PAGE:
(a “no stray is a stray” film review by Timothy J. Verret)
I see a lot of films that warm my heart. This happens because I tend to search out those films that I know will warm my heart. But I have to say that in all the searching for and watching warmhearted films, I have not seen anything, at least recently, that has warmed my heart quite as warm as KEDI (2017).
KEDI, which means “cat” in Turkish, is a full-length documentary about the stray cats in Istanbul, Turkey, and how these same stray cats have touched the hearts of many of the human residents there. Of course, there are some residents who completely ignore these stray cats (sound familiar, America?), but for the ones who take notice of these stray cats, “no stray is a stray.” This is because these cats have taught these residents what it means to survive in the face of much upheaval, what it means to love and be loved back, and what it means to “entertain angels.” I cannot let that last one get away without this Bible verse that seems to fit perfectly into any cats’ paws: “Don’t forget to show hospitality to strangers, for some who have done this have entertained angels without realizing it!” (Hebrew 13:2). This is EXACTLY what happens in KEDI, i.e., some human residents showed hospitality to strangers (stray cats) and, thus, entertained angels. They only realized this when these “strange angels” (stray cats) loved the human residents right back. And the stray cats didn’t just love the residents who took notice of them right back….no, the stray cats also healed the residents. Take the man who had a nervous breakdown and it was only his feeding of many, many stray cats that he found his purpose in this world. Or the man who was dirt-poor and needed to fix his boat, and it was a stray cat who “pointed” him in the direction of a wallet where contained inside was the exact amount of money the man needed to fix his boat. Or the woman artist who found the isolation of such a profession just a little bit more tolerable by the company she kept of stray cats she allowed in her studio. This is what warmed my heart so much about KEDI: The capacity of animals to heal us! This has been my VERY EXACT story in my life, and it has become my “heart mission” to heal all animals as they heal me right back.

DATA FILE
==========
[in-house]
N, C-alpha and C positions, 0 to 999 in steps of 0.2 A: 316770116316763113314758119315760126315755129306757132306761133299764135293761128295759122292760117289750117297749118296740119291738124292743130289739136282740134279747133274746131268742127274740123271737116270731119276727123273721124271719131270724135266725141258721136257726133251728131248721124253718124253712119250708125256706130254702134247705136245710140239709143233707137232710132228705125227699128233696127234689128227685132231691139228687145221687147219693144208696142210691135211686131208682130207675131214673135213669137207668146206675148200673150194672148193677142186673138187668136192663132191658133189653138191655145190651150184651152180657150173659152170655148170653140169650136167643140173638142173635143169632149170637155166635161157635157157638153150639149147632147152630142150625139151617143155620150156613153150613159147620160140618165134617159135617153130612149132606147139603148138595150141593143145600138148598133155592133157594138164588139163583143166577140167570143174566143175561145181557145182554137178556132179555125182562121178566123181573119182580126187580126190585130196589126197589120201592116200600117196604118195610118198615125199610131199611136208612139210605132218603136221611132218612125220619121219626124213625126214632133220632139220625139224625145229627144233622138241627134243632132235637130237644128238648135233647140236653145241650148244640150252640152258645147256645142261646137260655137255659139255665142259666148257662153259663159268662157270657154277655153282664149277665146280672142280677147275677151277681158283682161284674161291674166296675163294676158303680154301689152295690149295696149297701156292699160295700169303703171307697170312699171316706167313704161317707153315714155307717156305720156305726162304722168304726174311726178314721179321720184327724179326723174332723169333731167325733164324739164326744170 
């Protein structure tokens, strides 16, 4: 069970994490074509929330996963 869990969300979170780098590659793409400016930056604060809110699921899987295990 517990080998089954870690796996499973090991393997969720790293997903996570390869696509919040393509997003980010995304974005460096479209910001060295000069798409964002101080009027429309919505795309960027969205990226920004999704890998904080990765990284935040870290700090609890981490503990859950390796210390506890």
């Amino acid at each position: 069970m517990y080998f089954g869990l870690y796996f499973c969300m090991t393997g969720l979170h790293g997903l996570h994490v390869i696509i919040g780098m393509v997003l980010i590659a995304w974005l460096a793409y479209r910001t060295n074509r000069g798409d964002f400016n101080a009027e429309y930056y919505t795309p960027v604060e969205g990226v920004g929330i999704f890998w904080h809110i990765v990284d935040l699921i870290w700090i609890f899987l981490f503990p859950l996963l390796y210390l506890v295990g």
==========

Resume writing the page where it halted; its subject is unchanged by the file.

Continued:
I have to admit my cat, Conrad, and my dog, Blue, did not like KEDI as much as I did. That’s because of all the “meowing” throughout the film, especially when the stray cats were being fed. Conrad looked around to make sure his territory of my home was not invaded by these cats Conrad deemed anything but angels. Blue turned his head from side to side from the meows, seemingly desiring to go into the TV and play with the stray cats. Maybe Blue was just tired of his only company he keeps being the very illusive Conrad. I guess Blue was looking for more cats to shun him as Conrad does for the most part. So, if you have dogs and cats, you may wish to exclude them from the watching of KEDI, unless you are looking for a great film to enjoy with your furry family. KEDI is a purrrfect family film. Forget Disney or any other film made in America that chooses to spin a “soft humanly yarn (cat pun intended).” KEDI is soft, sure, but it’s really a film about how some human residents of Turkey made these stray cats part of their own family, and you can’t get more of a family film than that!